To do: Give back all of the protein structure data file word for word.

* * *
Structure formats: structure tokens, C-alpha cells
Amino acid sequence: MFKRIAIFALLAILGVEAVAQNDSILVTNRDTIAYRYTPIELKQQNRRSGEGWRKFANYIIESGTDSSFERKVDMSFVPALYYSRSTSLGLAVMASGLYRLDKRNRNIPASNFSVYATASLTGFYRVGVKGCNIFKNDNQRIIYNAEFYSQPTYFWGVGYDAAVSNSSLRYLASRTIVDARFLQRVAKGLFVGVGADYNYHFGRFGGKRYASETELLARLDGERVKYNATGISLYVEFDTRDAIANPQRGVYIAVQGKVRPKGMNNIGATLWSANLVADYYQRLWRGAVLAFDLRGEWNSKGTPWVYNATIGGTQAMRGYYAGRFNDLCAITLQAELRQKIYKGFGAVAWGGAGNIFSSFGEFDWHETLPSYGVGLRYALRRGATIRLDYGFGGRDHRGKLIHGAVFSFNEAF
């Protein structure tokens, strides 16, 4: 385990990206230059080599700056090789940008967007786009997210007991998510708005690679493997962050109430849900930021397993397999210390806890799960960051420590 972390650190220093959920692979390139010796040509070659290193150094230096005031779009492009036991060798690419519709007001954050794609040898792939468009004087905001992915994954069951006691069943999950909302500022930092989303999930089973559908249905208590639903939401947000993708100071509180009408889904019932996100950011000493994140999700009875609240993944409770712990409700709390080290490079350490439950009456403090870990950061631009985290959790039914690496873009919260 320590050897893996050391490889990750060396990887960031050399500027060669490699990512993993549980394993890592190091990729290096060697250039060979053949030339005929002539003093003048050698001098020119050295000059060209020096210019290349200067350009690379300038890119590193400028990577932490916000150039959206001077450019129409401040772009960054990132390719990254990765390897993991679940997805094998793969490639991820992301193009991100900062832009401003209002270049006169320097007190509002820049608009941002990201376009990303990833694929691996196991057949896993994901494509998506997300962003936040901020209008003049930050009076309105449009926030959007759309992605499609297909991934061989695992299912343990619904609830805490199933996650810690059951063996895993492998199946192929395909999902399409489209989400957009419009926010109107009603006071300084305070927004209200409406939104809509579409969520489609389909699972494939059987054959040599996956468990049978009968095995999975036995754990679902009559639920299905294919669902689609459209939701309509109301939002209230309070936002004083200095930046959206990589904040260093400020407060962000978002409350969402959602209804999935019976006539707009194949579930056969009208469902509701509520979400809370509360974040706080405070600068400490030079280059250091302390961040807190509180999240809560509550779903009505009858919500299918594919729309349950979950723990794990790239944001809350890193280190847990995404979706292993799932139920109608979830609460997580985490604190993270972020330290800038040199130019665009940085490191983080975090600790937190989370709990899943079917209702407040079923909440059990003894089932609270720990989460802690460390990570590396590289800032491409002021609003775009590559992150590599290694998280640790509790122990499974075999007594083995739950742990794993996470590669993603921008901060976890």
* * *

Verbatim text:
Structure formats: structure tokens, C-alpha cells
Amino acid sequence: MFKRIAIFALLAILGVEAVAQNDSILVTNRDTIAYRYTPIELKQQNRRSGEGWRKFANYIIESGTDSSFERKVDMSFVPALYYSRSTSLGLAVMASGLYRLDKRNRNIPASNFSVYATASLTGFYRVGVKGCNIFKNDNQRIIYNAEFYSQPTYFWGVGYDAAVSNSSLRYLASRTIVDARFLQRVAKGLFVGVGADYNYHFGRFGGKRYASETELLARLDGERVKYNATGISLYVEFDTRDAIANPQRGVYIAVQGKVRPKGMNNIGATLWSANLVADYYQRLWRGAVLAFDLRGEWNSKGTPWVYNATIGGTQAMRGYYAGRFNDLCAITLQAELRQKIYKGFGAVAWGGAGNIFSSFGEFDWHETLPSYGVGLRYALRRGATIRLDYGFGGRDHRGKLIHGAVFSFNEAF
């Protein structure tokens, strides 16, 4: 385990990206230059080599700056090789940008967007786009997210007991998510708005690679493997962050109430849900930021397993397999210390806890799960960051420590 972390650190220093959920692979390139010796040509070659290193150094230096005031779009492009036991060798690419519709007001954050794609040898792939468009004087905001992915994954069951006691069943999950909302500022930092989303999930089973559908249905208590639903939401947000993708100071509180009408889904019932996100950011000493994140999700009875609240993944409770712990409700709390080290490079350490439950009456403090870990950061631009985290959790039914690496873009919260 320590050897893996050391490889990750060396990887960031050399500027060669490699990512993993549980394993890592190091990729290096060697250039060979053949030339005929002539003093003048050698001098020119050295000059060209020096210019290349200067350009690379300038890119590193400028990577932490916000150039959206001077450019129409401040772009960054990132390719990254990765390897993991679940997805094998793969490639991820992301193009991100900062832009401003209002270049006169320097007190509002820049608009941002990201376009990303990833694929691996196991057949896993994901494509998506997300962003936040901020209008003049930050009076309105449009926030959007759309992605499609297909991934061989695992299912343990619904609830805490199933996650810690059951063996895993492998199946192929395909999902399409489209989400957009419009926010109107009603006071300084305070927004209200409406939104809509579409969520489609389909699972494939059987054959040599996956468990049978009968095995999975036995754990679902009559639920299905294919669902689609459209939701309509109301939002209230309070936002004083200095930046959206990589904040260093400020407060962000978002409350969402959602209804999935019976006539707009194949579930056969009208469902509701509520979400809370509360974040706080405070600068400490030079280059250091302390961040807190509180999240809560509550779903009505009858919500299918594919729309349950979950723990794990790239944001809350890193280190847990995404979706292993799932139920109608979830609460997580985490604190993270972020330290800038040199130019665009940085490191983080975090600790937190989370709990899943079917209702407040079923909440059990003894089932609270720990989460802690460390990570590396590289800032491409002021609003775009590559992150590599290694998280640790509790122990499974075999007594083995739950742990794993996470590669993603921008901060976890």